Varroa mite infestation impacts the bee colonies' thermoregulation
Varroa mite infestation impacts the bee colonies' thermoregulation
Ressources about Varroa mites

Varroa mite infestation impacts the bee colonies’ thermoregulation

Impact of varroa mite infestation on bee colonies’ thermoregulation: New findings indicate varroa mites reduce bees’ ability to efficiently thermo-regulate their body temperature, making them more vulnerable to cold temperatures.

Honey bee colonies must find strategies to survive various stressors that can affect their health status and stability. Although several factors that have the potential to threaten colony well-being have been investigated in the past, possible interactions or synergies between different factors have rarely been taken into account, as such studies are highly complex. Researchers from the University of Udine in Italy looked more closely at the relation between the abiotic stressor “exposure to cold” and the biotic stressor “varroa infestation” – both of which have been identified as two major causes of winter colony losses, especially in the Northern hemisphere. The authors of the study focused on both the colony level and the level of the individual worker bee.

In order to do that, they used a combination of field and laboratory trials, working with honey bees from two different apiaries in the Northeast of Italy. One of them was treated on a regular basis against varroa infestation to control and reduce the infestation rate as much as possible. The other apiary was left untreated from the summer months until winter with the exception of a single treatment in October to prevent colonies in this apiary from collapsing. Data such as bee population, varroa infestation level, bee mortality, and numbers of bees with deformed wings were recorded between August and December 2018. Temperatures in the brood nest of each colony were taken with temperatures probes between August and November that year. In addition, ambient temperatures at the apiaries were recorded as well.1

In addition, the researchers reared worker bee larvae under different temperatures in the laboratory (34.5 °C vs. 32 °C – 94.1 °F vs 89.6 °F) or artificially exposed them to varroa mites during development in order to investigate the effects of both factors on survival. They also tested the effect of parasite exposure as larvae on the ability of adult bees to thermo-regulate their body temperature by later placing the adult bees in a polystyrene box at 25 °C and using an infrared thermographic camera to evaluate the mean body temperature of the bees. Worker bees with deformed wings were excluded from this experiment, and body temperature was compared, focusing on the thorax region – the warmest part of the body.1

The results of the field trial in this study show that mite infestation in untreated colonies – unsurprisingly – was significantly higher in November compared with treated colonies. This also led to a significantly higher viral load in parasitized bees and a reduced survival. The mean temperature in the brood nest was significantly lower in untreated colonies. In November, the mean temperature difference inside the brood nest between treated and untreated colonies amounted to 4 degrees.1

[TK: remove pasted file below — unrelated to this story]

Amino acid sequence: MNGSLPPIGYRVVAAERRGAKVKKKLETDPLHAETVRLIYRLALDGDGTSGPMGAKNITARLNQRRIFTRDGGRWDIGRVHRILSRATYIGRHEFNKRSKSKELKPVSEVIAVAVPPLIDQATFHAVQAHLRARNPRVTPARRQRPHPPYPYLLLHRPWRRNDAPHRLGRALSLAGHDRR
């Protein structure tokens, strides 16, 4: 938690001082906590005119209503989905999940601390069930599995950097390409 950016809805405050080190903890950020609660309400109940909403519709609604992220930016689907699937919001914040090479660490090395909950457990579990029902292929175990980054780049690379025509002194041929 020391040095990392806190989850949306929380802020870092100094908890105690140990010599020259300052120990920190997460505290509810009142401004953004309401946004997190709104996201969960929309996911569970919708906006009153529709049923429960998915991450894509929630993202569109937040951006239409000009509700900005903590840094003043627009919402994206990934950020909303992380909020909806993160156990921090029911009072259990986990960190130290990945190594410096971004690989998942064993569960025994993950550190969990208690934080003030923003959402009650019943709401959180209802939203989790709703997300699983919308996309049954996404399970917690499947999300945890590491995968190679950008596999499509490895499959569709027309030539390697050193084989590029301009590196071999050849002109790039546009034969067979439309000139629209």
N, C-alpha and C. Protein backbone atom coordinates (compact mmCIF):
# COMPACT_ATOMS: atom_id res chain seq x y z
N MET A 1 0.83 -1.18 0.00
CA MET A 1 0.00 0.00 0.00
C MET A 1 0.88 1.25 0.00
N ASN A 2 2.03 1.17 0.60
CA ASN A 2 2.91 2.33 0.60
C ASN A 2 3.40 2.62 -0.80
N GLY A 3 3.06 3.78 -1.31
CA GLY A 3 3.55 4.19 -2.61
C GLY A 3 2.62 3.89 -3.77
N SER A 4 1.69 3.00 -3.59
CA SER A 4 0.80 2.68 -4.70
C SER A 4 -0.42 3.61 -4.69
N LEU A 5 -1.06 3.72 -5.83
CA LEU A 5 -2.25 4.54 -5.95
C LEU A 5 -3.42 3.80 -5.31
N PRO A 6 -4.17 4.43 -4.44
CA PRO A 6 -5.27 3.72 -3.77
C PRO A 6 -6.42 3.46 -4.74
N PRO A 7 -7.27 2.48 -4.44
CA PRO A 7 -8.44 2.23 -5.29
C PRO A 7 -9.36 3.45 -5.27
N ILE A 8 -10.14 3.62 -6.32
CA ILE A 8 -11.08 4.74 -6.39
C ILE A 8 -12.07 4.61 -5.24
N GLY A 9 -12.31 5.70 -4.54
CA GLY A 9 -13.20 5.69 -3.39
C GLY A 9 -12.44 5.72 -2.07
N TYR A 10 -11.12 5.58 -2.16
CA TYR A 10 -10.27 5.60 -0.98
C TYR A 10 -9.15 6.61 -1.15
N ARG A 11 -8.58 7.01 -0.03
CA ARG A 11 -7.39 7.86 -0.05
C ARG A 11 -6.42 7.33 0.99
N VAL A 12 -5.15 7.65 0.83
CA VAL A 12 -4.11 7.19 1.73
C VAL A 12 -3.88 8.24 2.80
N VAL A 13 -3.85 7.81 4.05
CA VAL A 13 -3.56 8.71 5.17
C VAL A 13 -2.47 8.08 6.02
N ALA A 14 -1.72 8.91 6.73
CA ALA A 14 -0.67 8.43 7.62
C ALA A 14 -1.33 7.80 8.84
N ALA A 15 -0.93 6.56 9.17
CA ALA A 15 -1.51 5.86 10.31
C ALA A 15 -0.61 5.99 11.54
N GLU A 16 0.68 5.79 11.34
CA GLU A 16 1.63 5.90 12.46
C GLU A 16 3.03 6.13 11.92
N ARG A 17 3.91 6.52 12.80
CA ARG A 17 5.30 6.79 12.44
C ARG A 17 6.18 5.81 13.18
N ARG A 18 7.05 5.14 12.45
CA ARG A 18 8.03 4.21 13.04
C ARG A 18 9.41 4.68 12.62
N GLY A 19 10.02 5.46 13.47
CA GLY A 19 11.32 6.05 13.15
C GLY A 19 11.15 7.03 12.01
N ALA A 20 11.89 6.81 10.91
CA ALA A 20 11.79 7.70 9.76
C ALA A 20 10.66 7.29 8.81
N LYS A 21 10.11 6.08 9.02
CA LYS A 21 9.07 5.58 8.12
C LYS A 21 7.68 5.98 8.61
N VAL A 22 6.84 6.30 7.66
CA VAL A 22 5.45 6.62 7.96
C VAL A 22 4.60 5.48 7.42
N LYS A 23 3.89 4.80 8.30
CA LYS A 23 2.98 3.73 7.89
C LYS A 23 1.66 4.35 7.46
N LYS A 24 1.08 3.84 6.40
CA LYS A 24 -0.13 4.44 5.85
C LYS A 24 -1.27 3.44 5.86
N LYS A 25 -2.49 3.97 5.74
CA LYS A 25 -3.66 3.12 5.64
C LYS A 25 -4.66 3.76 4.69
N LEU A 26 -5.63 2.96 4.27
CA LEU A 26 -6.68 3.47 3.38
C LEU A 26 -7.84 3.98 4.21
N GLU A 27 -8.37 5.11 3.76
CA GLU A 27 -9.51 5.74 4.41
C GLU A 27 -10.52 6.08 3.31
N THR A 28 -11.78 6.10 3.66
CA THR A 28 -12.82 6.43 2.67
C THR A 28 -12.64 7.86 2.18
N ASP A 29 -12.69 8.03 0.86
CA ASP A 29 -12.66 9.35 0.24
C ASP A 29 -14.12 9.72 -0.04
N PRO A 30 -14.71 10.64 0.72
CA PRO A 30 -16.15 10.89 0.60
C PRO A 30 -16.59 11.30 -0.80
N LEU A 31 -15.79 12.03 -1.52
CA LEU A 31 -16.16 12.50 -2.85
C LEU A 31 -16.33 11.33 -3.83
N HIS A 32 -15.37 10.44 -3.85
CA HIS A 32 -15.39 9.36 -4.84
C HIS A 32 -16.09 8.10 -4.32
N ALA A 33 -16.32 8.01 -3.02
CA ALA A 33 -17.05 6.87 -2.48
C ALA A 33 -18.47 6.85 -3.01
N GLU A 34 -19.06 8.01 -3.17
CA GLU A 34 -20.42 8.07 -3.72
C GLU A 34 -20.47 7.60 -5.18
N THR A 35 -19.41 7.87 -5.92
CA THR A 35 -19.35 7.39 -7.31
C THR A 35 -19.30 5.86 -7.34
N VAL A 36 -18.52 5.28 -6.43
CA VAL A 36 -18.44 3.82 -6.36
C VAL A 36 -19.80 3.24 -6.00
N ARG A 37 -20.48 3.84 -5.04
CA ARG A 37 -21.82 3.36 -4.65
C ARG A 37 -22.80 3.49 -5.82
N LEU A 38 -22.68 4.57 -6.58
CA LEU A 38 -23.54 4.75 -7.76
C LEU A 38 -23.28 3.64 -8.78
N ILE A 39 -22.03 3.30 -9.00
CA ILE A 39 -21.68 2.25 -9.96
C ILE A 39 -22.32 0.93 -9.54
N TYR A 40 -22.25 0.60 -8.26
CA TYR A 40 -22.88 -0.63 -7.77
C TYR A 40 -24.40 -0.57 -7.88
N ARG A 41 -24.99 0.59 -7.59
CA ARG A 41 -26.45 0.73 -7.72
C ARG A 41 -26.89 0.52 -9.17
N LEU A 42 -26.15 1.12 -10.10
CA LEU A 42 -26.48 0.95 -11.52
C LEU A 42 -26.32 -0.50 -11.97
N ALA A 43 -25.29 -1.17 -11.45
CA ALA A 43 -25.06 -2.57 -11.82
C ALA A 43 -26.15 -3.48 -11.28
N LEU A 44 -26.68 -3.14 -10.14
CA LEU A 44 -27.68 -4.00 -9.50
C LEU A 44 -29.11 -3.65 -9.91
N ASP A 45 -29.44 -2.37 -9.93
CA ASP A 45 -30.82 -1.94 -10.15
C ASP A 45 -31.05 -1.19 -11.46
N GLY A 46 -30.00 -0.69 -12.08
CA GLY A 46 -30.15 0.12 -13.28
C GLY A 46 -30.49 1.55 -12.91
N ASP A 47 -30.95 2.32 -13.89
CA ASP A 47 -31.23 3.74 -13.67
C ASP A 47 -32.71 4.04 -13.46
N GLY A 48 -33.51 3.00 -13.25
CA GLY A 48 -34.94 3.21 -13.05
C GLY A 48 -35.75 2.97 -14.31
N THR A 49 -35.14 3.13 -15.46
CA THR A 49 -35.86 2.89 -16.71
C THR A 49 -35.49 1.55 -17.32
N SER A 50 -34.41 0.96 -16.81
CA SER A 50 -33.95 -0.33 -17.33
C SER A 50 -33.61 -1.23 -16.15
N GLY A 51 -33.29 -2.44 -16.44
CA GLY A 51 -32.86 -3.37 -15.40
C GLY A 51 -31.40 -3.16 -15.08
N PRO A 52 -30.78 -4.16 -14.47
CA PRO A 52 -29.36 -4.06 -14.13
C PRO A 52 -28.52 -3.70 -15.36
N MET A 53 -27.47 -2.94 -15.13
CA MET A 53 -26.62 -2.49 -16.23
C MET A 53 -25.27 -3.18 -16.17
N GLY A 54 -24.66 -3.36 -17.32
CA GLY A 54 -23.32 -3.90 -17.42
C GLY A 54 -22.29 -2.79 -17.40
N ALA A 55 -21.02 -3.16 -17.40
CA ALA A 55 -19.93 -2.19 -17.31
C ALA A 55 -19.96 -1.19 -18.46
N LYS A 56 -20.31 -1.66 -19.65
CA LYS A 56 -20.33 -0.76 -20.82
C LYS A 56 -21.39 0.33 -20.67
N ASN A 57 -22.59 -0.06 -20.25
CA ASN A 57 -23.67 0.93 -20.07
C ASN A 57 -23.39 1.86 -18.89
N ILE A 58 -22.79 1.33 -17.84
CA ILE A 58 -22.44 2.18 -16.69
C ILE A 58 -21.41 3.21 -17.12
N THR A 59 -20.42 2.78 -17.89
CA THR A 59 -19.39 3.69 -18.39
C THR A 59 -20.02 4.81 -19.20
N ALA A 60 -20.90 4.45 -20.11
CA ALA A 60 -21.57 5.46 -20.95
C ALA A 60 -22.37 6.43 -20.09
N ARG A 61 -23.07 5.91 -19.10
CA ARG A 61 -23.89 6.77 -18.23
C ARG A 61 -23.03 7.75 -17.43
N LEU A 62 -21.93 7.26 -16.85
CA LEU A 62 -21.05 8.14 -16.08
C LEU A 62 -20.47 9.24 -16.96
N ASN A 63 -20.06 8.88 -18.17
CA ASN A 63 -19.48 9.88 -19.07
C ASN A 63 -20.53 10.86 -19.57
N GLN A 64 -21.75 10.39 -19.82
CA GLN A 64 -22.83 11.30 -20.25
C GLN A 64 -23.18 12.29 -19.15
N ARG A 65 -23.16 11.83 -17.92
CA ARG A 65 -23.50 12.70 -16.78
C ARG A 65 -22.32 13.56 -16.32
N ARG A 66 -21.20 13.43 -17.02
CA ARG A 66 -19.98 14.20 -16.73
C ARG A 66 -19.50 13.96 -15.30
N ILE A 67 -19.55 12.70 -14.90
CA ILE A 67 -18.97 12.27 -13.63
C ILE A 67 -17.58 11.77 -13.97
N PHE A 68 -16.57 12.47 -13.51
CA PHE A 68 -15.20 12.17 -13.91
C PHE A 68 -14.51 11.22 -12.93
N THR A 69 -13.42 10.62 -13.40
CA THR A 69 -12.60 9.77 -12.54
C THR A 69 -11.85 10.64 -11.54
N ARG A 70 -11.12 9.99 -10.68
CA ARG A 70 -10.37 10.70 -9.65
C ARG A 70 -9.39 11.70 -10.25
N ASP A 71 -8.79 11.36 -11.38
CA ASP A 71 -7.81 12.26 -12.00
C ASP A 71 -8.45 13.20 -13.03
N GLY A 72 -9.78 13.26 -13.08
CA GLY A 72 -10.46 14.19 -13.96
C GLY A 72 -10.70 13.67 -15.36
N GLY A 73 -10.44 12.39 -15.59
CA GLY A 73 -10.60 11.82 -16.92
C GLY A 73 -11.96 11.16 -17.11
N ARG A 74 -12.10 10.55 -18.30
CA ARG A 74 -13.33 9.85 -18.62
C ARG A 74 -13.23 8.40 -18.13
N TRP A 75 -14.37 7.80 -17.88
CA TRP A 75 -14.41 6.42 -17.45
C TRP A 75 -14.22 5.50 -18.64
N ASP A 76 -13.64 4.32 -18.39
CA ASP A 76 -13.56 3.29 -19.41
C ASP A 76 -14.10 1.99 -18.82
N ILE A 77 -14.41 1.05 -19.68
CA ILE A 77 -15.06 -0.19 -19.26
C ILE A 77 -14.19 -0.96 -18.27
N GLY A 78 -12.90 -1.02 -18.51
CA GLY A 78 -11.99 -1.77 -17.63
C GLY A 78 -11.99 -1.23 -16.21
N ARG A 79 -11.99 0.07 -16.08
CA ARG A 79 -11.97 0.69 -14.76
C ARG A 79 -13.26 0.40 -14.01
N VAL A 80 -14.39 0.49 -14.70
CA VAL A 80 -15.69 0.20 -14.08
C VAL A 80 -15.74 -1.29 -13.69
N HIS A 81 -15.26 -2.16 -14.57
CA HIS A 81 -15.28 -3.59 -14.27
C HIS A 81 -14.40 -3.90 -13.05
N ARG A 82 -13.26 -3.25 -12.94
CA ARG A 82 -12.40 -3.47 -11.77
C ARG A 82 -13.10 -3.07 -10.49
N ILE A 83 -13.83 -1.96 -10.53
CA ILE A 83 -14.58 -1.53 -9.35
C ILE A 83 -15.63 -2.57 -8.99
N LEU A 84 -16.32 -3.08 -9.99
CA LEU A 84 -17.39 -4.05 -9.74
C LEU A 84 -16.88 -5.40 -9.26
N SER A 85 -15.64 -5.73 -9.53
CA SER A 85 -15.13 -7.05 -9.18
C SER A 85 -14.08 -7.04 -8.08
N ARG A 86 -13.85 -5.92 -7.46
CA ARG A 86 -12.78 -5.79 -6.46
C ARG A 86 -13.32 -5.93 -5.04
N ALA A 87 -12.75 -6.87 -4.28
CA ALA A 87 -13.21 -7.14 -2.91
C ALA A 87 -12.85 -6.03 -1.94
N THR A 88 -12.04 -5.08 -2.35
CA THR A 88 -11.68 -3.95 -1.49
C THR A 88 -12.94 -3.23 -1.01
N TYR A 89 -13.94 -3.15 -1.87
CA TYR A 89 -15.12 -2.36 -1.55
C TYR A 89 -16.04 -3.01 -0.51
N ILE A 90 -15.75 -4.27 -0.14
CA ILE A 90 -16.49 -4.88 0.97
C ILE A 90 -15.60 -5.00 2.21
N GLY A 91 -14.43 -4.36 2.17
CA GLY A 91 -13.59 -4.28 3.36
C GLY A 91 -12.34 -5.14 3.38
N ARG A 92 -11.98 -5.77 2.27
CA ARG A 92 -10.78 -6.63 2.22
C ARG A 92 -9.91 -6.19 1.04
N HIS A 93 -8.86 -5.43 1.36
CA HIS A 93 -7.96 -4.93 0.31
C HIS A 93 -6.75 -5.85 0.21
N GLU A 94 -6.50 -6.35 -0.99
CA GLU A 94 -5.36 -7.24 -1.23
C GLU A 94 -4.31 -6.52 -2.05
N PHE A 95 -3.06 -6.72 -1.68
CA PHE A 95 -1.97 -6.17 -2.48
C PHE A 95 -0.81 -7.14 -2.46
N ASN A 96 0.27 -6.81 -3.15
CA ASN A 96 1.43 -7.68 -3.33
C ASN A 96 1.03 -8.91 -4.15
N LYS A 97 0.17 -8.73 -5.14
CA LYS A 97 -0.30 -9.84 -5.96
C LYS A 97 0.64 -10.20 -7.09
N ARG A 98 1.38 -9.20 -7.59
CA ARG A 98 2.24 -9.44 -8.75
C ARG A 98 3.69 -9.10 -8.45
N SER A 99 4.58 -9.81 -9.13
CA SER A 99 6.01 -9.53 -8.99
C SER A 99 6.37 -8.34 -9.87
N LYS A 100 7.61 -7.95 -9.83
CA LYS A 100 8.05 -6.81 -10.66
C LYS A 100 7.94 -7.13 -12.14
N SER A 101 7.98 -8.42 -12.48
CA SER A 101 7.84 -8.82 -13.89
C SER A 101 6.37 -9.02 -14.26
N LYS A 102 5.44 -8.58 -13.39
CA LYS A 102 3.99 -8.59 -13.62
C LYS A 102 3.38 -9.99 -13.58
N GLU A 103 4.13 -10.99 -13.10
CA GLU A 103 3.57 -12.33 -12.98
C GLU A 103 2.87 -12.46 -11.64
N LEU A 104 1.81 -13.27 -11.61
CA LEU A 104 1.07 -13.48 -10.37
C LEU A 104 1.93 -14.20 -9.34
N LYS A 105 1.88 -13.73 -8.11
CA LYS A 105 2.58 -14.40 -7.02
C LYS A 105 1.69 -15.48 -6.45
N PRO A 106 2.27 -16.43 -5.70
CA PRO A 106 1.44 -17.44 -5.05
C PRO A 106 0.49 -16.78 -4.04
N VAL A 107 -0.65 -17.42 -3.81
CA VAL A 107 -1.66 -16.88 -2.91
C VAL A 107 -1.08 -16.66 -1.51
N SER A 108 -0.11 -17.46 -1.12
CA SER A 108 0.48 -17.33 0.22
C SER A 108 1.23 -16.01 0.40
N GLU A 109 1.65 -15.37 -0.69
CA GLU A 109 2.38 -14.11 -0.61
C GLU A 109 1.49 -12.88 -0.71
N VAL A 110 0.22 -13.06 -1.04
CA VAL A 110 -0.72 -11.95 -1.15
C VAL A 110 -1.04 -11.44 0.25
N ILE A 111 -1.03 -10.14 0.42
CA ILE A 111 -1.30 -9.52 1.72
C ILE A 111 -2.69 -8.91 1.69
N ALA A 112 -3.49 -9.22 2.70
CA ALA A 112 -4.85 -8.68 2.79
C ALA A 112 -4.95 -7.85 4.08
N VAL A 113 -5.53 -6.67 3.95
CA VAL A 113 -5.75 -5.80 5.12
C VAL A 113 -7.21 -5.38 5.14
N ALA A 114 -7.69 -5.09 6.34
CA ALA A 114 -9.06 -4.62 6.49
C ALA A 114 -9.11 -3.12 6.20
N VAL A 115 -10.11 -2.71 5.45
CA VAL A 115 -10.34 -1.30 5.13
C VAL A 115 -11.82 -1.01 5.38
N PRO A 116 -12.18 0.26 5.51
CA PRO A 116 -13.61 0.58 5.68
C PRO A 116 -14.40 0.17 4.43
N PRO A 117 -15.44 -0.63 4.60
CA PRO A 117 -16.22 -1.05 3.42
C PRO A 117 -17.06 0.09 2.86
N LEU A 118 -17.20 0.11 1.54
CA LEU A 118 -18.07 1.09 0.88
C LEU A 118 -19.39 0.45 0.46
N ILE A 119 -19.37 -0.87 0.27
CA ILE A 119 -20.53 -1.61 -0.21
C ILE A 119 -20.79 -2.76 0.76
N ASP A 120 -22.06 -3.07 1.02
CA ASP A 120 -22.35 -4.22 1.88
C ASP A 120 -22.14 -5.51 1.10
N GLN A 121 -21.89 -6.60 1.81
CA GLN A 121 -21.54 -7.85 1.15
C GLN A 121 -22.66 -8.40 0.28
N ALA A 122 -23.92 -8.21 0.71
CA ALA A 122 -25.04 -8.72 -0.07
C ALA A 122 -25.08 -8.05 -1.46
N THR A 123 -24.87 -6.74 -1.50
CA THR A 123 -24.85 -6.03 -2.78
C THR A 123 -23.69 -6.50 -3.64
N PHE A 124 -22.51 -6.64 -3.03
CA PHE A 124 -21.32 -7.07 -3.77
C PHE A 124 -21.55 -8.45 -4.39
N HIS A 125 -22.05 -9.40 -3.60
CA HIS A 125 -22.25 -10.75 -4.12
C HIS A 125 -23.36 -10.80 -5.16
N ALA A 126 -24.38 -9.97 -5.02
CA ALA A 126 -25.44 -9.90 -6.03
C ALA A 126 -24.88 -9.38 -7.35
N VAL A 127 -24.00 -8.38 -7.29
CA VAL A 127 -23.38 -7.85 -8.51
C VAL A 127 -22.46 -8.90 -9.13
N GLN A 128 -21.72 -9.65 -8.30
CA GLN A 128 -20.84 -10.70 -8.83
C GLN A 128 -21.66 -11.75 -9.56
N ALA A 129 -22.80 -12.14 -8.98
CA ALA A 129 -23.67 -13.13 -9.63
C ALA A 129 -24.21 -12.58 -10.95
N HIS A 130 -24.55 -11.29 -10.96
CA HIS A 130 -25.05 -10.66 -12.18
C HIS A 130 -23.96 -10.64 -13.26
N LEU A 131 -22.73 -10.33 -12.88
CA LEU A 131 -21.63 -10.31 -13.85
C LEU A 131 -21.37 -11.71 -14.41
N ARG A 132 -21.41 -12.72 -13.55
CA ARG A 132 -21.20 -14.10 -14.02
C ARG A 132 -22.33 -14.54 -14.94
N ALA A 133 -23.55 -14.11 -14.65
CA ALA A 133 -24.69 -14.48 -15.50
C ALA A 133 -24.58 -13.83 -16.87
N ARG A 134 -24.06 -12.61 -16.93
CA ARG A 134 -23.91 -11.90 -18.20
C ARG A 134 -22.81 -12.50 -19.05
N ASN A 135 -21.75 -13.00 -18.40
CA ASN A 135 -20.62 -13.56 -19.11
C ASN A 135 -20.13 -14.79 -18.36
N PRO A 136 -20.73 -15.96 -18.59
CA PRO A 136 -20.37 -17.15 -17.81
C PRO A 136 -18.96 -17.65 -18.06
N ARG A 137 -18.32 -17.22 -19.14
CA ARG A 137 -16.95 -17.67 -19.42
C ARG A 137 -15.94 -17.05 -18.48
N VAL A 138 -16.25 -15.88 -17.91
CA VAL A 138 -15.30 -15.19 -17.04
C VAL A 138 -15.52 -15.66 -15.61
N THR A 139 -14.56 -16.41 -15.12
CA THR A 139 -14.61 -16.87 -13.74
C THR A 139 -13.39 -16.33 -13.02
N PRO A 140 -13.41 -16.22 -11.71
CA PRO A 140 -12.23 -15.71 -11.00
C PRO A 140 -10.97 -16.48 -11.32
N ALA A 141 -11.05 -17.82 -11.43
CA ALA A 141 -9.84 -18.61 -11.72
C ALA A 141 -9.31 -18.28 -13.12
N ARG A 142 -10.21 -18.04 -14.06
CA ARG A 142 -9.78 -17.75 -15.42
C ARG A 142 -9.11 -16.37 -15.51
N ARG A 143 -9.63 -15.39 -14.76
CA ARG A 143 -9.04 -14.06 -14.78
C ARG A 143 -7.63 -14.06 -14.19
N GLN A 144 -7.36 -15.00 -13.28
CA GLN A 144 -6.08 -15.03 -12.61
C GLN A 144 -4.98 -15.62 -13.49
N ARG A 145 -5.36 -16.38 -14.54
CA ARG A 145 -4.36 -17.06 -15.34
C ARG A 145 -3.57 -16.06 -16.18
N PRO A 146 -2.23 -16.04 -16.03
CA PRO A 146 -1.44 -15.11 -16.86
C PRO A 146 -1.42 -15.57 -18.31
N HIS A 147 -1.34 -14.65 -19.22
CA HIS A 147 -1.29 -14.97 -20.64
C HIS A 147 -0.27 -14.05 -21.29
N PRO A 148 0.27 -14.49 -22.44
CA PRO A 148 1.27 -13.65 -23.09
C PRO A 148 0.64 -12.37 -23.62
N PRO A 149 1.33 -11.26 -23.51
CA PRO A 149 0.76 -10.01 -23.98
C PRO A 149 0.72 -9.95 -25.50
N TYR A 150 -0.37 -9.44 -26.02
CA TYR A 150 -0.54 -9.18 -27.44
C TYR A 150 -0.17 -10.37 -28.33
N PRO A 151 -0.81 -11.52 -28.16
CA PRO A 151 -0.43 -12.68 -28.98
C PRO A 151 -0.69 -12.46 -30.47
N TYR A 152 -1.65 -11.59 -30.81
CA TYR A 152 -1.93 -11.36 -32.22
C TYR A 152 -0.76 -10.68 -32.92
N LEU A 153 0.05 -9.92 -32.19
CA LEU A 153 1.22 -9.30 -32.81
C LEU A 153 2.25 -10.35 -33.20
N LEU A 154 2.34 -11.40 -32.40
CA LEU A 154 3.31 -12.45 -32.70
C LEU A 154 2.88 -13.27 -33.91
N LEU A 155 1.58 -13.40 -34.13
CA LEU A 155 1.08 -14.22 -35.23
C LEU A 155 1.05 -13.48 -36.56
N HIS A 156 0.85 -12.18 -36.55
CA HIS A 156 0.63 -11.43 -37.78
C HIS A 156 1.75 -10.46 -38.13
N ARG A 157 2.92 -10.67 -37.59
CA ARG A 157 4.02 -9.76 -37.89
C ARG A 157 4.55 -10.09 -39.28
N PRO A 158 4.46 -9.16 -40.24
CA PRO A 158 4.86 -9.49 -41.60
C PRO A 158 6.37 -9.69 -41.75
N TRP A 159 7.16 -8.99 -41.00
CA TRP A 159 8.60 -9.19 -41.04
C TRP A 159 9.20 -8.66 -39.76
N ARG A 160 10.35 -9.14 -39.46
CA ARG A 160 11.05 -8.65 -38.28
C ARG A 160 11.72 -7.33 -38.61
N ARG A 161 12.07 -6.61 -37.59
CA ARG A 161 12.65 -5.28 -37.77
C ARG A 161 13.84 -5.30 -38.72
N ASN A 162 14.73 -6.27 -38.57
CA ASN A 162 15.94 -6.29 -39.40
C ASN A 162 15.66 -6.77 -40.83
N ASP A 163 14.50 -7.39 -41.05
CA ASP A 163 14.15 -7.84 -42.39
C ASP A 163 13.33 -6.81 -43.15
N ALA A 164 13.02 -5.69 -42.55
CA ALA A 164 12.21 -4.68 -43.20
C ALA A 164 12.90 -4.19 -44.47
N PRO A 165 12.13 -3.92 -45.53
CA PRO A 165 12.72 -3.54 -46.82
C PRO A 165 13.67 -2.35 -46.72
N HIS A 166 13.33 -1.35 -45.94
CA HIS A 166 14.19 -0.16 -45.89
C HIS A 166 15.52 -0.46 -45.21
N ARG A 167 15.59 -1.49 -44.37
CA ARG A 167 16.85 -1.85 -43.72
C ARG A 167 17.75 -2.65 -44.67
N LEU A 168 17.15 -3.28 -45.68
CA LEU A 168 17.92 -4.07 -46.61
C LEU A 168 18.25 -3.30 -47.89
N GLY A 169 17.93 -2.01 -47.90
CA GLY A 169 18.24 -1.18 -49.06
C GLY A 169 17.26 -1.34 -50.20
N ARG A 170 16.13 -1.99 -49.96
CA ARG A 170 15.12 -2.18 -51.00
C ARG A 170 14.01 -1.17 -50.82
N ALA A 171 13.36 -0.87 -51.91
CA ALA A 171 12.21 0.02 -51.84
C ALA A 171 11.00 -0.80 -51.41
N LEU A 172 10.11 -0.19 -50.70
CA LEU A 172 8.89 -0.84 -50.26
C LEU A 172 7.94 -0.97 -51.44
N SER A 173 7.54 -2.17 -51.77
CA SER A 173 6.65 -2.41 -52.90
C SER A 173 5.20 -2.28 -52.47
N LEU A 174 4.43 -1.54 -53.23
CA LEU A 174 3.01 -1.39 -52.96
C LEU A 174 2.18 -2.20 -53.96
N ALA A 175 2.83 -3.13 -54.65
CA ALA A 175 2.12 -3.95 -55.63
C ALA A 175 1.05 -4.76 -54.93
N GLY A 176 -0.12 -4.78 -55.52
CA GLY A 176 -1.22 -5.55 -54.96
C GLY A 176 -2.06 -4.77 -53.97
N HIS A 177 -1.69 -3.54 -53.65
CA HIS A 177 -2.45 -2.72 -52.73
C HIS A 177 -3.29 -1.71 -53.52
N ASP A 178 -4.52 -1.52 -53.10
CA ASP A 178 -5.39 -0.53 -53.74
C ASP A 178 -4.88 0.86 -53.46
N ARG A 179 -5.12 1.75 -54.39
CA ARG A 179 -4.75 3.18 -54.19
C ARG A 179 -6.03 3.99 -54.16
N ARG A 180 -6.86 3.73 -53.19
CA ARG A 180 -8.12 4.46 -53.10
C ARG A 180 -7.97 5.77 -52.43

The laboratory results shed more light on the effects of larval mite infestation and/or rearing temperature on life expectancy and thermoregulation of individual bees. Both larval infection with varroa as well as lower rearing temperatures led to a reduced survival of affected bees with the effect of larval mite infestation being stronger. Mite-infested bees exposed to lower rearing temperature (32 °C – 89.6 °F) showed reduced survival compared to all other groups: control bees and bees exposed to either mite infestation or low temperature.1

As a completely novel result, the authors report that bees infested with varroa as pupae were less able to efficiently thermo-regulate in response to being exposed to sub-optimal temperatures. The weight of the thorax-muscles was not different between the two groups, leading the researchers to believe that infested bees may not have sufficient access to nutrients required for thermoregulation. Confirming this hypothesis, they found that sugar-intake of parasitized bees was significantly reduced compared to uninfected bees, calling this phenomenon a “varroa-induced anorexia”.

A following genetic analysis demonstrated that the expression of the insulin receptor substrate 1 (IRS-1) is up-regulated in infested bees, confirming that varroa infestation directly affects the bees’ metabolism.1

  1. Frizzera, Davide, et al. “Varroa Destructor Exacerbates the Negative Effect of Cold Contributing to Honey Bee Mortality.” Available at SSRN 4208675.